Welcome to the Kitchen

KitchenThis is now my idea of what it's like at Dev Bootcamp.

Shareef Bishay's fireside chat was a good video to watch to get a better idea of how Dev Bootcamp evolved. The questions were helpful and addressed very well by Shereef. The kitchen approach makes a lot of sense to me. Due to common culture training initially I noticed my indignation at the idea. "I paid for this so you should deliver to me." I recognize that's a very limiting mindset coming out of our current model of a monetary system. It may be pervasive, but doesn't mean it reflects how people work and learn together.

You get what you put in. Call it karma, call it logical, economical or divine, call it what you like. But this has been a truth in many, if not all experiences in life. Even if it doesn't always look like how I expect it to look.

Furthermore, it is by cooperation and interaction that we as humans can accomplish the greatest things. The approach of Dev Bootcamp is a sign of how everyone involved is there for the same goal; To learn and help eachother learn as much as possible. I have no doubt that goal will be accomplished when we share that mindset.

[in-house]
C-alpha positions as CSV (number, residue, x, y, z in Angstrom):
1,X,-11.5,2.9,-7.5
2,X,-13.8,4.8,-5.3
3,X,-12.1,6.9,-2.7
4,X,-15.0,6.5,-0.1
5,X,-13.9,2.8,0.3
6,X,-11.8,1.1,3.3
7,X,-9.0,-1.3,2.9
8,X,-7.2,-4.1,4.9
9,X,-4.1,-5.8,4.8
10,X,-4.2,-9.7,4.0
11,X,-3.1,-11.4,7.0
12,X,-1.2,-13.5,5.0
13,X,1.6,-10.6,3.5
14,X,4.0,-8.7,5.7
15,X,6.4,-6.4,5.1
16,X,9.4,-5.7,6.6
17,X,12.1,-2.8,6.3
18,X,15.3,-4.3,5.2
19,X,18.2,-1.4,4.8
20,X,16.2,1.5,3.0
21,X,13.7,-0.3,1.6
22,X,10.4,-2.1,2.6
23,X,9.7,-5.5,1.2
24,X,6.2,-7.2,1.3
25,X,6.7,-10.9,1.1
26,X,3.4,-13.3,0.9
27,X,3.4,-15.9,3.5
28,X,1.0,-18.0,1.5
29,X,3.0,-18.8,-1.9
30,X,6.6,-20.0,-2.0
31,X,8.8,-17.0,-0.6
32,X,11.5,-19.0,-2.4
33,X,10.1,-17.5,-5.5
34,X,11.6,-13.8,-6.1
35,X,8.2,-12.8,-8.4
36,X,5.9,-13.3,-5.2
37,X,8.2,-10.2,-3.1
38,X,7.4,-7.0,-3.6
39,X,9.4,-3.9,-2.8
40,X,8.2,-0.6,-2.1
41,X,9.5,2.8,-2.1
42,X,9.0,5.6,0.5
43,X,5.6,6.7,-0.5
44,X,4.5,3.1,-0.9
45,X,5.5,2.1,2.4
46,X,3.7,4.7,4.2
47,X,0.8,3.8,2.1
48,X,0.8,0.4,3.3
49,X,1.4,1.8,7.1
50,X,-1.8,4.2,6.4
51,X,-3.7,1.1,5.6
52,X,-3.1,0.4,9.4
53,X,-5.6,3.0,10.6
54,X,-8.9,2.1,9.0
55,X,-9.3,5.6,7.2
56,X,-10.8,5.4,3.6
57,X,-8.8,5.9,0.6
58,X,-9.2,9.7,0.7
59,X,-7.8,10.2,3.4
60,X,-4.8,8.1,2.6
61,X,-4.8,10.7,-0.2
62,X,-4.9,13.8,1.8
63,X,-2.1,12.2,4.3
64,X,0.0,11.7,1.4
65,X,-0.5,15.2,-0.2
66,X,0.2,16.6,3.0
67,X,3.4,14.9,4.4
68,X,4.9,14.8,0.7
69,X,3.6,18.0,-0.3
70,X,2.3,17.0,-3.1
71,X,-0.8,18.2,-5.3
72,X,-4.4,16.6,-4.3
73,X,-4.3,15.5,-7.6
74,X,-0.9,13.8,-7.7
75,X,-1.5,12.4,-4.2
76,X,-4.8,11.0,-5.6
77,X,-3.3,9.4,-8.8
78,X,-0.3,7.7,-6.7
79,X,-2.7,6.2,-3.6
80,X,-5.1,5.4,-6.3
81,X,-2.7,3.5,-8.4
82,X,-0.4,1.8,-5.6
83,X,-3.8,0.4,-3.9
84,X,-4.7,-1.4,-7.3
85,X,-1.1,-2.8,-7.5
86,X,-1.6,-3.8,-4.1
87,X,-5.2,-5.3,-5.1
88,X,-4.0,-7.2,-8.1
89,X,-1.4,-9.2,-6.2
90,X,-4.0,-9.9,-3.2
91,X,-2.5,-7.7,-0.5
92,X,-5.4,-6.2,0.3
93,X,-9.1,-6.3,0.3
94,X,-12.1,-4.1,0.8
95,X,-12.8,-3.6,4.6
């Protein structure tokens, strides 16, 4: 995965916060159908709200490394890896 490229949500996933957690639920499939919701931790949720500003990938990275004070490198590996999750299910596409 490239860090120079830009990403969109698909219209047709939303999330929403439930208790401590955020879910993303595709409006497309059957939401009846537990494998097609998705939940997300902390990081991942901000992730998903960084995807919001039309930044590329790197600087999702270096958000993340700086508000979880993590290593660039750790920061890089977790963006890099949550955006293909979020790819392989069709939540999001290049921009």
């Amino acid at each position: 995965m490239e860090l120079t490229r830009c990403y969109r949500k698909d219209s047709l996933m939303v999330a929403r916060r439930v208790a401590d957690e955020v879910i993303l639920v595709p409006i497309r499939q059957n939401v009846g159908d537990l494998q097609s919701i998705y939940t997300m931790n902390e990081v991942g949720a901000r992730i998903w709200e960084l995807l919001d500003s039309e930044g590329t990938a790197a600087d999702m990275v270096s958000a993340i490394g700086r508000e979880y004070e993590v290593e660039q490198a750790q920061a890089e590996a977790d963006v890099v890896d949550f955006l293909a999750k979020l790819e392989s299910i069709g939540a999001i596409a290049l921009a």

That being said, I am glad to know about the headset rule and there is time to focus by myself. It sounds like this balancing can take place in an organical way.

Pair programming seems like a great way to learn from eachother, although I didn't feel I needed Shareef's first reason for pair programming: Learning to relate to others. I found a bit of arrogance in myself here, because over the years with various practices and training I have become quite stable in the sense that I don't let knee-jerk reactions take place. I know that I do not have to believe the judgments that come up and I feel less and less urgency to act on each thought that may arise. This allows me to be much more open to the situation and other people.

But I can find my humility and just accept that there is always, always, more to learn.

The other reasons for pair programming resonated more directly. I love learning little tricks and new shortcuts. It's also nice to learn together, learn communicating these new skills efficiently and bounce ideas back and forth to reach an exciting solution.

To answer the questions asked in this assignment: Am I excited? Yes. Does this make me nervous? Yes. I am not sure where the excitement ends or the nervousness begins. It all depends on where you stand. Being excited or being terrified isn't that much different in itself. I am going to a new environment, meet new people, work harder than ever before and learn more than I thought I could learn in this amount of time. I know this is going to be exciting, scary, challenging, fun, stressful, joyful, etc. The whole spectrum will come by and that is absolutely fine for me. This is the heat in the kitchen and I am ready to get in there.